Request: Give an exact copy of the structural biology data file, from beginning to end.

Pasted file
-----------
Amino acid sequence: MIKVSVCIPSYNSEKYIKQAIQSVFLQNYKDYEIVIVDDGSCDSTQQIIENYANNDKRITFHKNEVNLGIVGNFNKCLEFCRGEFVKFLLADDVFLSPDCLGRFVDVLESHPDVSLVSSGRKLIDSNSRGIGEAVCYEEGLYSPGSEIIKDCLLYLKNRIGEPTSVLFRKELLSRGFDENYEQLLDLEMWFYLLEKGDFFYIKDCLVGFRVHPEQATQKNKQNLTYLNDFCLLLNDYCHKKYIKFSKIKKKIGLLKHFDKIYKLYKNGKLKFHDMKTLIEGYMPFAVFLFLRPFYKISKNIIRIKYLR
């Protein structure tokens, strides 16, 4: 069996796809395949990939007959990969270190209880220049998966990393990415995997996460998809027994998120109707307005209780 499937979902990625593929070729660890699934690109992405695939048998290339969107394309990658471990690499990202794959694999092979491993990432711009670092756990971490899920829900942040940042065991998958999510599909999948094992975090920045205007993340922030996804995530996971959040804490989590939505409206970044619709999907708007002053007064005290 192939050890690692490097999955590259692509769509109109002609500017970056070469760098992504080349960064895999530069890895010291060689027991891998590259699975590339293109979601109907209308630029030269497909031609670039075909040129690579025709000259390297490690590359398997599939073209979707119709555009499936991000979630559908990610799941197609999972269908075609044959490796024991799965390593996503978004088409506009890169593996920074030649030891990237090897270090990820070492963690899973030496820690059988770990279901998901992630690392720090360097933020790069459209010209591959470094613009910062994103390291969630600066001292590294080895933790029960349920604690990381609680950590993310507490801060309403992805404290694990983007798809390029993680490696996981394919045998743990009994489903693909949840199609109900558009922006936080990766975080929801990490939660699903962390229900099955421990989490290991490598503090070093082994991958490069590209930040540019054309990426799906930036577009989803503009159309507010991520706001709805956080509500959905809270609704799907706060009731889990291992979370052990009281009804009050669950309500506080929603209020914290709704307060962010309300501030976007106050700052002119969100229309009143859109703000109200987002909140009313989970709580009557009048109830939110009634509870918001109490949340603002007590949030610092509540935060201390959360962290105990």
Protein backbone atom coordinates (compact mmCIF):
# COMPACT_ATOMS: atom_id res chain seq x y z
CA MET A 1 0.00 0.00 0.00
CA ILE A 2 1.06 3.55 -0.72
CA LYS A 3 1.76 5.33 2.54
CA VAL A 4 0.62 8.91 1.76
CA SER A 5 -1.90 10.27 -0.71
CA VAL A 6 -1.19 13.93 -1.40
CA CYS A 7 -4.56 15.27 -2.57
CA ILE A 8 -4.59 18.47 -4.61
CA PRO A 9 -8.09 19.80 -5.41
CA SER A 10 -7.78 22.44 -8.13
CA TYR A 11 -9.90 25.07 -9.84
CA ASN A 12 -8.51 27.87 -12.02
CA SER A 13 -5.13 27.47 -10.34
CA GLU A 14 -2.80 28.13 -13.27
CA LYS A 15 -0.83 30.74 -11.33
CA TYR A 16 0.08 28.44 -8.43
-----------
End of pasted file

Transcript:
Amino acid sequence: MIKVSVCIPSYNSEKYIKQAIQSVFLQNYKDYEIVIVDDGSCDSTQQIIENYANNDKRITFHKNEVNLGIVGNFNKCLEFCRGEFVKFLLADDVFLSPDCLGRFVDVLESHPDVSLVSSGRKLIDSNSRGIGEAVCYEEGLYSPGSEIIKDCLLYLKNRIGEPTSVLFRKELLSRGFDENYEQLLDLEMWFYLLEKGDFFYIKDCLVGFRVHPEQATQKNKQNLTYLNDFCLLLNDYCHKKYIKFSKIKKKIGLLKHFDKIYKLYKNGKLKFHDMKTLIEGYMPFAVFLFLRPFYKISKNIIRIKYLR
């Protein structure tokens, strides 16, 4: 069996796809395949990939007959990969270190209880220049998966990393990415995997996460998809027994998120109707307005209780 499937979902990625593929070729660890699934690109992405695939048998290339969107394309990658471990690499990202794959694999092979491993990432711009670092756990971490899920829900942040940042065991998958999510599909999948094992975090920045205007993340922030996804995530996971959040804490989590939505409206970044619709999907708007002053007064005290 192939050890690692490097999955590259692509769509109109002609500017970056070469760098992504080349960064895999530069890895010291060689027991891998590259699975590339293109979601109907209308630029030269497909031609670039075909040129690579025709000259390297490690590359398997599939073209979707119709555009499936991000979630559908990610799941197609999972269908075609044959490796024991799965390593996503978004088409506009890169593996920074030649030891990237090897270090990820070492963690899973030496820690059988770990279901998901992630690392720090360097933020790069459209010209591959470094613009910062994103390291969630600066001292590294080895933790029960349920604690990381609680950590993310507490801060309403992805404290694990983007798809390029993680490696996981394919045998743990009994489903693909949840199609109900558009922006936080990766975080929801990490939660699903962390229900099955421990989490290991490598503090070093082994991958490069590209930040540019054309990426799906930036577009989803503009159309507010991520706001709805956080509500959905809270609704799907706060009731889990291992979370052990009281009804009050669950309500506080929603209020914290709704307060962010309300501030976007106050700052002119969100229309009143859109703000109200987002909140009313989970709580009557009048109830939110009634509870918001109490949340603002007590949030610092509540935060201390959360962290105990």
Protein backbone atom coordinates (compact mmCIF):
# COMPACT_ATOMS: atom_id res chain seq x y z
CA MET A 1 0.00 0.00 0.00
CA ILE A 2 1.06 3.55 -0.72
CA LYS A 3 1.76 5.33 2.54
CA VAL A 4 0.62 8.91 1.76
CA SER A 5 -1.90 10.27 -0.71
CA VAL A 6 -1.19 13.93 -1.40
CA CYS A 7 -4.56 15.27 -2.57
CA ILE A 8 -4.59 18.47 -4.61
CA PRO A 9 -8.09 19.80 -5.41
CA SER A 10 -7.78 22.44 -8.13
CA TYR A 11 -9.90 25.07 -9.84
CA ASN A 12 -8.51 27.87 -12.02
CA SER A 13 -5.13 27.47 -10.34
CA GLU A 14 -2.80 28.13 -13.27
CA LYS A 15 -0.83 30.74 -11.33
CA TYR A 16 0.08 28.44 -8.43